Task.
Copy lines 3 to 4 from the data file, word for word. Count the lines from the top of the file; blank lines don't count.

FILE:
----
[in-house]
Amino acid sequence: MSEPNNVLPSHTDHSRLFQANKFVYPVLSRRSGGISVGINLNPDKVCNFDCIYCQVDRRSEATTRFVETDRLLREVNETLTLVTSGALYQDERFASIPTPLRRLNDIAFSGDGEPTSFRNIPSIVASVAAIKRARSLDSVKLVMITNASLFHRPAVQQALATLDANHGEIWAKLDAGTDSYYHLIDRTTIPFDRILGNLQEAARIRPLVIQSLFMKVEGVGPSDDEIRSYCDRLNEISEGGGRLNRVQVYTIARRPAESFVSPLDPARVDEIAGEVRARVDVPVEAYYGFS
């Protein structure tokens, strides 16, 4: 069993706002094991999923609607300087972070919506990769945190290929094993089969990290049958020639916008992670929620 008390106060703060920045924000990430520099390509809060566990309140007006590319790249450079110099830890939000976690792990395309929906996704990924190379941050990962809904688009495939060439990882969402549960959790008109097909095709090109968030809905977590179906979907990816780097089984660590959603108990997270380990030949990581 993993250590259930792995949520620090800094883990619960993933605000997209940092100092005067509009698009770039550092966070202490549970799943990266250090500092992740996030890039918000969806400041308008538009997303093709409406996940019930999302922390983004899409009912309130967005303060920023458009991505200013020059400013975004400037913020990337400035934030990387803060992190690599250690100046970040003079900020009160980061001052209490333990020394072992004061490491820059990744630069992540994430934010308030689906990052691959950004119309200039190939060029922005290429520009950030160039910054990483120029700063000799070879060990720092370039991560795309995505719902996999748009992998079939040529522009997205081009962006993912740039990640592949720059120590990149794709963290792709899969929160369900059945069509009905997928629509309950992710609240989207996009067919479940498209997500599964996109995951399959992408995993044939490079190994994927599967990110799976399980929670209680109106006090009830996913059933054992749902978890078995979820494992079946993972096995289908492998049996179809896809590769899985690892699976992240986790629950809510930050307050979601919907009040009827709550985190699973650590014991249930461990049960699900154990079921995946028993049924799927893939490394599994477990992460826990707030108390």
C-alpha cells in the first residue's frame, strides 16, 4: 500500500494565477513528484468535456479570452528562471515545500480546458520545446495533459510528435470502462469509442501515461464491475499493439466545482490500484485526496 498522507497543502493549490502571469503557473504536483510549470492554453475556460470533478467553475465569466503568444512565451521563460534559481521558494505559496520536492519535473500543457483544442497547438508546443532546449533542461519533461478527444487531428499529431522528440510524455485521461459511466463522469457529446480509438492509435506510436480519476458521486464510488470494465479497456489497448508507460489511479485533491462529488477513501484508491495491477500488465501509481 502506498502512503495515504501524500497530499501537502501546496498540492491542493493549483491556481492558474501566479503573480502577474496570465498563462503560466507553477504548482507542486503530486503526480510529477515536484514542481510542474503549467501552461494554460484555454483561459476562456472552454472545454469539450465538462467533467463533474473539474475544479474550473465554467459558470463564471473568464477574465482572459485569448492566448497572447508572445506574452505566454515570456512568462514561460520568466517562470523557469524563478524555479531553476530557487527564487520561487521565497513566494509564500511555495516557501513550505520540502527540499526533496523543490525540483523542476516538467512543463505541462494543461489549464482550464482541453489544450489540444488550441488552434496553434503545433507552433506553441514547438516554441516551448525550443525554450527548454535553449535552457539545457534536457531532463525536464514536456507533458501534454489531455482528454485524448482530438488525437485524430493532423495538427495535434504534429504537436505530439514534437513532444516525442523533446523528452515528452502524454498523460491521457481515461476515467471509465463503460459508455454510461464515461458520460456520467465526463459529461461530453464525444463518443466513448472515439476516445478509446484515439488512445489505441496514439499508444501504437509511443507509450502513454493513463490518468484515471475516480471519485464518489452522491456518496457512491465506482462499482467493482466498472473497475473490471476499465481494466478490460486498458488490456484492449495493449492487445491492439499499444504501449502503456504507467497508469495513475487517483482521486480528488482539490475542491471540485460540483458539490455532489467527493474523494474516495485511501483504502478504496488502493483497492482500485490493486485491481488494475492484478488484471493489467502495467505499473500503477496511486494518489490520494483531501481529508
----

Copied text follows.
């Protein structure tokens, strides 16, 4: 069993706002094991999923609607300087972070919506990769945190290929094993089969990290049958020639916008992670929620 008390106060703060920045924000990430520099390509809060566990309140007006590319790249450079110099830890939000976690792990395309929906996704990924190379941050990962809904688009495939060439990882969402549960959790008109097909095709090109968030809905977590179906979907990816780097089984660590959603108990997270380990030949990581 993993250590259930792995949520620090800094883990619960993933605000997209940092100092005067509009698009770039550092966070202490549970799943990266250090500092992740996030890039918000969806400041308008538009997303093709409406996940019930999302922390983004899409009912309130967005303060920023458009991505200013020059400013975004400037913020990337400035934030990387803060992190690599250690100046970040003079900020009160980061001052209490333990020394072992004061490491820059990744630069992540994430934010308030689906990052691959950004119309200039190939060029922005290429520009950030160039910054990483120029700063000799070879060990720092370039991560795309995505719902996999748009992998079939040529522009997205081009962006993912740039990640592949720059120590990149794709963290792709899969929160369900059945069509009905997928629509309950992710609240989207996009067919479940498209997500599964996109995951399959992408995993044939490079190994994927599967990110799976399980929670209680109106006090009830996913059933054992749902978890078995979820494992079946993972096995289908492998049996179809896809590769899985690892699976992240986790629950809510930050307050979601919907009040009827709550985190699973650590014991249930461990049960699900154990079921995946028993049924799927893939490394599994477990992460826990707030108390």
C-alpha cells in the first residue's frame, strides 16, 4: 500500500494565477513528484468535456479570452528562471515545500480546458520545446495533459510528435470502462469509442501515461464491475499493439466545482490500484485526496 498522507497543502493549490502571469503557473504536483510549470492554453475556460470533478467553475465569466503568444512565451521563460534559481521558494505559496520536492519535473500543457483544442497547438508546443532546449533542461519533461478527444487531428499529431522528440510524455485521461459511466463522469457529446480509438492509435506510436480519476458521486464510488470494465479497456489497448508507460489511479485533491462529488477513501484508491495491477500488465501509481 502506498502512503495515504501524500497530499501537502501546496498540492491542493493549483491556481492558474501566479503573480502577474496570465498563462503560466507553477504548482507542486503530486503526480510529477515536484514542481510542474503549467501552461494554460484555454483561459476562456472552454472545454469539450465538462467533467463533474473539474475544479474550473465554467459558470463564471473568464477574465482572459485569448492566448497572447508572445506574452505566454515570456512568462514561460520568466517562470523557469524563478524555479531553476530557487527564487520561487521565497513566494509564500511555495516557501513550505520540502527540499526533496523543490525540483523542476516538467512543463505541462494543461489549464482550464482541453489544450489540444488550441488552434496553434503545433507552433506553441514547438516554441516551448525550443525554450527548454535553449535552457539545457534536457531532463525536464514536456507533458501534454489531455482528454485524448482530438488525437485524430493532423495538427495535434504534429504537436505530439514534437513532444516525442523533446523528452515528452502524454498523460491521457481515461476515467471509465463503460459508455454510461464515461458520460456520467465526463459529461461530453464525444463518443466513448472515439476516445478509446484515439488512445489505441496514439499508444501504437509511443507509450502513454493513463490518468484515471475516480471519485464518489452522491456518496457512491465506482462499482467493482466498472473497475473490471476499465481494466478490460486498458488490456484492449495493449492487445491492439499499444504501449502503456504507467497508469495513475487517483482521486480528488482539490475542491471540485460540483458539490455532489467527493474523494474516495485511501483504502478504496488502493483497492482500485490493486485491481488494475492484478488484471493489467502495467505499473500503477496511486494518489490520494483531501481529508